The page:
danMARC2:

GILS:

Rights Management

The content of this element is intended to be a link (a URL or other suitable URI as appropriate) to a copyright notice, a rights-management statement, or perhaps a server that would provide such information in a dynamic way. The intent of specifying this field is to allow providers a means to associate terms and conditions or copyright statements with a resource or collection of resources. No assumptions should be made by users if such a field is empty or not present. Qualifiers possible: URL, URN. Nota bene: not available in the Nordic Metadata template yet (will be added shortly).

danMARC2:

GILS:

Notes

In addition to the variable length fields listed in the mapping, a danMARC2 record will also include a number of coded fields/subfields.
These fields (001-009), which is correponding to Leader and field 008 in e.g. USMARC or FINMARC contains coded information. The value of the indicators in these fields is always 00.
For records originating as Dublin Core, the following fields/subfields should be generated:

004 Code for Record status or Record type

008 Coded information about bibliographic materials

009 Code for material designation

Uses for mapping Dublin Core to MARC

A mapping between the elements in the Dublin Core and danMARC2 fields is necessary so that conversions between various syntaxes can occur accurately. Once Dublin Core style metadata is widely provided, it might interact with MARC records in various ways such as the following:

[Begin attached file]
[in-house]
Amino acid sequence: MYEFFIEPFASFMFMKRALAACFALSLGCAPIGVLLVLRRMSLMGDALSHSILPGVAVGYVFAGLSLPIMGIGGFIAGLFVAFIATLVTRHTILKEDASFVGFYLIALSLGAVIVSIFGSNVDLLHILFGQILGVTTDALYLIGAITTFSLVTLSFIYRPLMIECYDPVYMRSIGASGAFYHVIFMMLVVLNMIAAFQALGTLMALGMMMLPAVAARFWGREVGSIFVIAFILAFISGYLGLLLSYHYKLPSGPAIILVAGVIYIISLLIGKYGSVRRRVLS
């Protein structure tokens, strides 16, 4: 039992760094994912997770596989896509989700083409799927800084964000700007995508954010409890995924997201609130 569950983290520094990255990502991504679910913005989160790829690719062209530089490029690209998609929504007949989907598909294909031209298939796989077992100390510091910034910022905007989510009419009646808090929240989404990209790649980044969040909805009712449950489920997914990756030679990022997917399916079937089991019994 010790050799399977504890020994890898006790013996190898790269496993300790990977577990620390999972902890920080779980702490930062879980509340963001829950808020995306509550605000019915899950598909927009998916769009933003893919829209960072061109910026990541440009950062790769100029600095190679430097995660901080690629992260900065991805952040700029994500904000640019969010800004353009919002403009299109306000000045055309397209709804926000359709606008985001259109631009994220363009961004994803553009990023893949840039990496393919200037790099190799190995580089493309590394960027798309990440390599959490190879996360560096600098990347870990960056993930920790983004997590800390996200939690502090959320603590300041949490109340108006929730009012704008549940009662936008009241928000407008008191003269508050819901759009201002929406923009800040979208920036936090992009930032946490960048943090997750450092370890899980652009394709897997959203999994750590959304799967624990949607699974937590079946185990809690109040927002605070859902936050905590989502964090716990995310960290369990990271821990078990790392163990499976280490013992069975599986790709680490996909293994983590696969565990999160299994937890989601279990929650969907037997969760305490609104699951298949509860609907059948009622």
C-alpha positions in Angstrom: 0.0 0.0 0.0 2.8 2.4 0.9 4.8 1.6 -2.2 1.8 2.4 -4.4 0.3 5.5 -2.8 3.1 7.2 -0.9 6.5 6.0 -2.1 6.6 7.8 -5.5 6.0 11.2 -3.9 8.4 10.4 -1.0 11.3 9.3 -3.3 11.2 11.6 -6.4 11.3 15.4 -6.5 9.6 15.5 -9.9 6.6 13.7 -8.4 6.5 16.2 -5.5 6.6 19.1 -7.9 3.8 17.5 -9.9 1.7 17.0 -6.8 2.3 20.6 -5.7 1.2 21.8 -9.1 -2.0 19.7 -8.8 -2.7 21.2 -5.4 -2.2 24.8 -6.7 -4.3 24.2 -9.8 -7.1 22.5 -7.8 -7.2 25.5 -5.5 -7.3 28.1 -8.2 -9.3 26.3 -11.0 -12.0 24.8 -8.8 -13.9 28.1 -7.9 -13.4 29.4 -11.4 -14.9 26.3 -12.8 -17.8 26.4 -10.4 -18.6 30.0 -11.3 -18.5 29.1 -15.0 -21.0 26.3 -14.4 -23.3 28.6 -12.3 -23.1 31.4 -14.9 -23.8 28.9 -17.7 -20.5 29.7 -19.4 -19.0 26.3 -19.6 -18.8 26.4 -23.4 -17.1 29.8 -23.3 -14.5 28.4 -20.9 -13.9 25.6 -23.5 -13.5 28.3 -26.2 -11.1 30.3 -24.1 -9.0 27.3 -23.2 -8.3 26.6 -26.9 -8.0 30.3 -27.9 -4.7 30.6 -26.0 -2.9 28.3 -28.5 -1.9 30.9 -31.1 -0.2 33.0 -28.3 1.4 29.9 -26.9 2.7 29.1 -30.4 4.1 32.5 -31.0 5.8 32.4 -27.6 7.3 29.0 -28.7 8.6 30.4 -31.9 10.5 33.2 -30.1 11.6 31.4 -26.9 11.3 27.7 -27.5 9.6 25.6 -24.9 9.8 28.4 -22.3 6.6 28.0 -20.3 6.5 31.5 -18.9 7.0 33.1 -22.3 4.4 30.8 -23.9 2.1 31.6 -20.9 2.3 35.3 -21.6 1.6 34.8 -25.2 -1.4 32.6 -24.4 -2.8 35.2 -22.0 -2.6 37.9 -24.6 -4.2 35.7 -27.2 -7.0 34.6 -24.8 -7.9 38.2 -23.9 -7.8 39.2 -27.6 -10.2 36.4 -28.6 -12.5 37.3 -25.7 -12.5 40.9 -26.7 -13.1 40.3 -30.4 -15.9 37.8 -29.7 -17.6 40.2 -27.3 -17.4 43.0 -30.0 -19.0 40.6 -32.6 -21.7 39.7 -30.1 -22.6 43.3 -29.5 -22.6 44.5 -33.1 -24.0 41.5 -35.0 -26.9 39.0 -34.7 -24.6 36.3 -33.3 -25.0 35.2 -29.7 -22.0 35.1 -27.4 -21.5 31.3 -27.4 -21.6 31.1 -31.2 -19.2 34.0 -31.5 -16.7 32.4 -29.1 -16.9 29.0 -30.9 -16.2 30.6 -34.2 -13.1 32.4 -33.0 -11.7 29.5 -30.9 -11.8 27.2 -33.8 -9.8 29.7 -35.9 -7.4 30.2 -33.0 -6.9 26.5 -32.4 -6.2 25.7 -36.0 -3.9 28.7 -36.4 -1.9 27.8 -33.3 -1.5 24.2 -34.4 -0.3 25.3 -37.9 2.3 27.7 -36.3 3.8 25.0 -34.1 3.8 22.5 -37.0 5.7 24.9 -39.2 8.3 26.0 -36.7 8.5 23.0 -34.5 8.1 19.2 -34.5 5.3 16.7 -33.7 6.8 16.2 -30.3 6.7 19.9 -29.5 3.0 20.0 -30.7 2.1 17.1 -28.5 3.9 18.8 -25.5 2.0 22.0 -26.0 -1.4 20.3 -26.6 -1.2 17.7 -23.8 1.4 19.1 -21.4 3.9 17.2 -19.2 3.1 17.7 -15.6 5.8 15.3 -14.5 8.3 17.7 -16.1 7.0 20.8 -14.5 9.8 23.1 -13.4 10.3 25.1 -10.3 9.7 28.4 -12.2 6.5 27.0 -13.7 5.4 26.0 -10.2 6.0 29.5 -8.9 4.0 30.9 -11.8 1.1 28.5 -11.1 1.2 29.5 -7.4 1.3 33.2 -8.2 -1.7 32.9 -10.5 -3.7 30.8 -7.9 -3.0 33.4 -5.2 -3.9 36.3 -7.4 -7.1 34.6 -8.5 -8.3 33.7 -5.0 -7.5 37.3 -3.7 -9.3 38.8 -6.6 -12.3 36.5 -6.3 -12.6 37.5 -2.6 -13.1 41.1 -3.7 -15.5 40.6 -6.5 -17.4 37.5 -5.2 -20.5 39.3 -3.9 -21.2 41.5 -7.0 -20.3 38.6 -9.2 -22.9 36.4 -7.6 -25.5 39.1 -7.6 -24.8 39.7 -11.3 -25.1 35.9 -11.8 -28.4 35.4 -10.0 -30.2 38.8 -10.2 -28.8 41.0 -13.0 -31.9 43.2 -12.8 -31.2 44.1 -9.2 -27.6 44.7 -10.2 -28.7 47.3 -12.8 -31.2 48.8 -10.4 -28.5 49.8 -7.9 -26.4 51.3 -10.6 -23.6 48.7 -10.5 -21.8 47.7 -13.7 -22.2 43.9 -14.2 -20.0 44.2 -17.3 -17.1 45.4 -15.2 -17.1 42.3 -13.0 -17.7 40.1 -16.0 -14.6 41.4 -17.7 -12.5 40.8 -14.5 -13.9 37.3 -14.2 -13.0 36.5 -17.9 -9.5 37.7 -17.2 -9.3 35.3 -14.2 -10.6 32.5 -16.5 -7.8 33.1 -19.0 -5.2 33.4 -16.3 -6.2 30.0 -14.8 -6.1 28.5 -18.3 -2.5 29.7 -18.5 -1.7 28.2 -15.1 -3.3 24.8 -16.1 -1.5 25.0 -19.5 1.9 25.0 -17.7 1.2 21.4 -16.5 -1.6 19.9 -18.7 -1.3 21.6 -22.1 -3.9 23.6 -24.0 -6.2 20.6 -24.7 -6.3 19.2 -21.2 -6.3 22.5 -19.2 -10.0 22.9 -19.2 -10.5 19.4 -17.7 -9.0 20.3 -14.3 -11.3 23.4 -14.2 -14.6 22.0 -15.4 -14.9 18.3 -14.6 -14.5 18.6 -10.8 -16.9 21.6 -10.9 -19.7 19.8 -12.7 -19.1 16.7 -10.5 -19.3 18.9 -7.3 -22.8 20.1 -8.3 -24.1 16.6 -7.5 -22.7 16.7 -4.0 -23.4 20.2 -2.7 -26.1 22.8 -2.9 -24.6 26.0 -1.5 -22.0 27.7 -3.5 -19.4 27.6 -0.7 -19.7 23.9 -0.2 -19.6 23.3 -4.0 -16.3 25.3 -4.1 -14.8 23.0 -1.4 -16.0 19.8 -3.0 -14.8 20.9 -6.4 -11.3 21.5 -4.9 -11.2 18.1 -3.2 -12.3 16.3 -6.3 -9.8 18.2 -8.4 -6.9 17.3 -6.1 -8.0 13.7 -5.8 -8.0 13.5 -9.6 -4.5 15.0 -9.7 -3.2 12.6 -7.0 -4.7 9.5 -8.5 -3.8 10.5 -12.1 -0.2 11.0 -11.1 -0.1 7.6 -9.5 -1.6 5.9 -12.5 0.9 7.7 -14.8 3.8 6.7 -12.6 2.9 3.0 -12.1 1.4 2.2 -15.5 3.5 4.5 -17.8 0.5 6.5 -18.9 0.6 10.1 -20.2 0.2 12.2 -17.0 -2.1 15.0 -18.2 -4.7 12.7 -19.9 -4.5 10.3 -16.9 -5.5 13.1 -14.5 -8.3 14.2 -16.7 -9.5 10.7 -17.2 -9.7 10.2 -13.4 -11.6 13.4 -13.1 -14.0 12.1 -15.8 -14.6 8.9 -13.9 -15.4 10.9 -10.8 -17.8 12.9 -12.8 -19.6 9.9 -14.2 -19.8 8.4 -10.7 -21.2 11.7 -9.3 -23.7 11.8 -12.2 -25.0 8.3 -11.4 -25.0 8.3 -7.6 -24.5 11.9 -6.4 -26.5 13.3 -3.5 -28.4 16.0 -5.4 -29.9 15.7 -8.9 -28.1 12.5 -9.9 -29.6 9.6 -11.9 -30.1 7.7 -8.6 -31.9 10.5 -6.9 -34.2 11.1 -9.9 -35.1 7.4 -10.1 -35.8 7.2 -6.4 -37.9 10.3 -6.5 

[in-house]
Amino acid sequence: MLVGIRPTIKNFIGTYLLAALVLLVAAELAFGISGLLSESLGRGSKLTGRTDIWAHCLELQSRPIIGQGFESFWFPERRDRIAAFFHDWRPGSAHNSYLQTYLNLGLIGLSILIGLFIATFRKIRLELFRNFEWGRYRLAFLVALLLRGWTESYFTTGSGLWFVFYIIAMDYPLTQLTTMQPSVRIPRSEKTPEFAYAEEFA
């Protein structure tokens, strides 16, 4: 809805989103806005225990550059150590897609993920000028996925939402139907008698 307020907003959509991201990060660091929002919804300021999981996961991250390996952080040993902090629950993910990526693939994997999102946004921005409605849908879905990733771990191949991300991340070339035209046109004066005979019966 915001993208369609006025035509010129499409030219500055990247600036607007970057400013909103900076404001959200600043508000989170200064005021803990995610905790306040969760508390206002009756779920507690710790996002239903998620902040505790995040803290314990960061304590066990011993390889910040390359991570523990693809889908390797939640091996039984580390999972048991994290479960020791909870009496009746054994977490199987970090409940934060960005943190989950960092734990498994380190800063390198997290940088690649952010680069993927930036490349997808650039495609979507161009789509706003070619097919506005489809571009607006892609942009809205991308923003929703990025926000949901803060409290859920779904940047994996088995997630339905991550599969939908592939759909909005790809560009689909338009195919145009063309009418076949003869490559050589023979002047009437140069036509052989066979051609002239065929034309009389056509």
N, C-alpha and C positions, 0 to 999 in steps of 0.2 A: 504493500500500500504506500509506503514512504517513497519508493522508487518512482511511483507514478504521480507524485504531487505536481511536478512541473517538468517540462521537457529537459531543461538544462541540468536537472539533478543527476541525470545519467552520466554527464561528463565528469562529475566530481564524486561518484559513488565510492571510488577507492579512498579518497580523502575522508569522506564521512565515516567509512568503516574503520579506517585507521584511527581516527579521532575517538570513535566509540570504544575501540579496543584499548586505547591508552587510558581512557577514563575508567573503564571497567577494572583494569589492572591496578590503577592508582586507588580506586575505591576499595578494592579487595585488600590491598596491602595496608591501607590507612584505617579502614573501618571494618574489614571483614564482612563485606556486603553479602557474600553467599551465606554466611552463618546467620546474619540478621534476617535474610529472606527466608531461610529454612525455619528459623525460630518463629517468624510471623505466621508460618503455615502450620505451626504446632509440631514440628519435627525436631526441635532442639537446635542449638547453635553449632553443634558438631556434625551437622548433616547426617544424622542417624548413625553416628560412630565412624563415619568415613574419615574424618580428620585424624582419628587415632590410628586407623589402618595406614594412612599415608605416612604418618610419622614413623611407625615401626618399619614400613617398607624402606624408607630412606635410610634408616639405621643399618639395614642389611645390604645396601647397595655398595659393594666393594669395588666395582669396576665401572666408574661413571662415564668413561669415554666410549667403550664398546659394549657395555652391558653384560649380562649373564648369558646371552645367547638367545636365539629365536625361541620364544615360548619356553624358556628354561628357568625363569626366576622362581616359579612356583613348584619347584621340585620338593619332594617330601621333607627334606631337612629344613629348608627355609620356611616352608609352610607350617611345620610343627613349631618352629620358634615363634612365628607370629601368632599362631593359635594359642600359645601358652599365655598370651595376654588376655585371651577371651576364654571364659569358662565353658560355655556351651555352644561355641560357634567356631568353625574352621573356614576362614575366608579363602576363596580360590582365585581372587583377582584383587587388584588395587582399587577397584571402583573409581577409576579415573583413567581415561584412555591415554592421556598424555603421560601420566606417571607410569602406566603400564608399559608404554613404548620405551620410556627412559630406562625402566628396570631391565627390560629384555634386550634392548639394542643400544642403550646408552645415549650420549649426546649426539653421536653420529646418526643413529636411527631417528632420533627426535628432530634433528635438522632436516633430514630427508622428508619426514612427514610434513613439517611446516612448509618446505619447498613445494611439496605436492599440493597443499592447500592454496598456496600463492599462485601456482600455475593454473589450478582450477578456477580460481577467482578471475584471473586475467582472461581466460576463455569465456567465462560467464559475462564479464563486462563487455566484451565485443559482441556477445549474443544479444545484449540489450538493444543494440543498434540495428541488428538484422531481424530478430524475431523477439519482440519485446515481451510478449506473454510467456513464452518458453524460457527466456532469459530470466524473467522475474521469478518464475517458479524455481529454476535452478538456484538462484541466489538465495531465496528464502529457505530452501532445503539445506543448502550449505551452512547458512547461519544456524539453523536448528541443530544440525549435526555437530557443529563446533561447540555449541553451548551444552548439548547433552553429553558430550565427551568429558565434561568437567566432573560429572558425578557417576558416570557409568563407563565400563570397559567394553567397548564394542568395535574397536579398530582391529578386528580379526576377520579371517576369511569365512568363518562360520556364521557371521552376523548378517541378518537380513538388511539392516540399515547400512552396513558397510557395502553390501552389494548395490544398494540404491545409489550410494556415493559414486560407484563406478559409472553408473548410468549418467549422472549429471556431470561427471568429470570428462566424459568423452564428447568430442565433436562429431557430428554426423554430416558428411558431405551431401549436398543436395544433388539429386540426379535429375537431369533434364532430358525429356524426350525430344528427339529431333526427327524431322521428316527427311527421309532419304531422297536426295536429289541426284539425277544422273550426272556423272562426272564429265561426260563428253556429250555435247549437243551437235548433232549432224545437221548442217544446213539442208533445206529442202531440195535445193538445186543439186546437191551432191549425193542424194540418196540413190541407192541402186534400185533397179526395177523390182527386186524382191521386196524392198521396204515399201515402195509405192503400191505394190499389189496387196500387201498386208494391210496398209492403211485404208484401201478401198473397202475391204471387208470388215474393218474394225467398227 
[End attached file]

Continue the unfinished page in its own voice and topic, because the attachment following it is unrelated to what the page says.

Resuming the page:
Enhancement of simple resource description record. A cataloging agency may wish to extract the metadata provided in Dublin Core style (presumably in HTML or SGML) and convert the data elements to MARC fields, resulting in a skeletal record. That record might then be enhanced as needed to add additional information generally provided in the particular catalog.

Searching across syntaxes and databases. Libraries have large systems with valuable information in MARC bibliographic records (which may also be called metadata). Over the past few years with the expansion of electronic resource over the Internet, other syntaxes have also been considered for providing metadata. The Library of Congress has worked with a group of SGML experts to create a Document-Type Definition (DTD) for MARC, so that conversions can be made between SGML and MARC in a standardized way. It will be important for systems to be able to search metadata in different syntaxes and databases and have commonality in the definition and use of elements.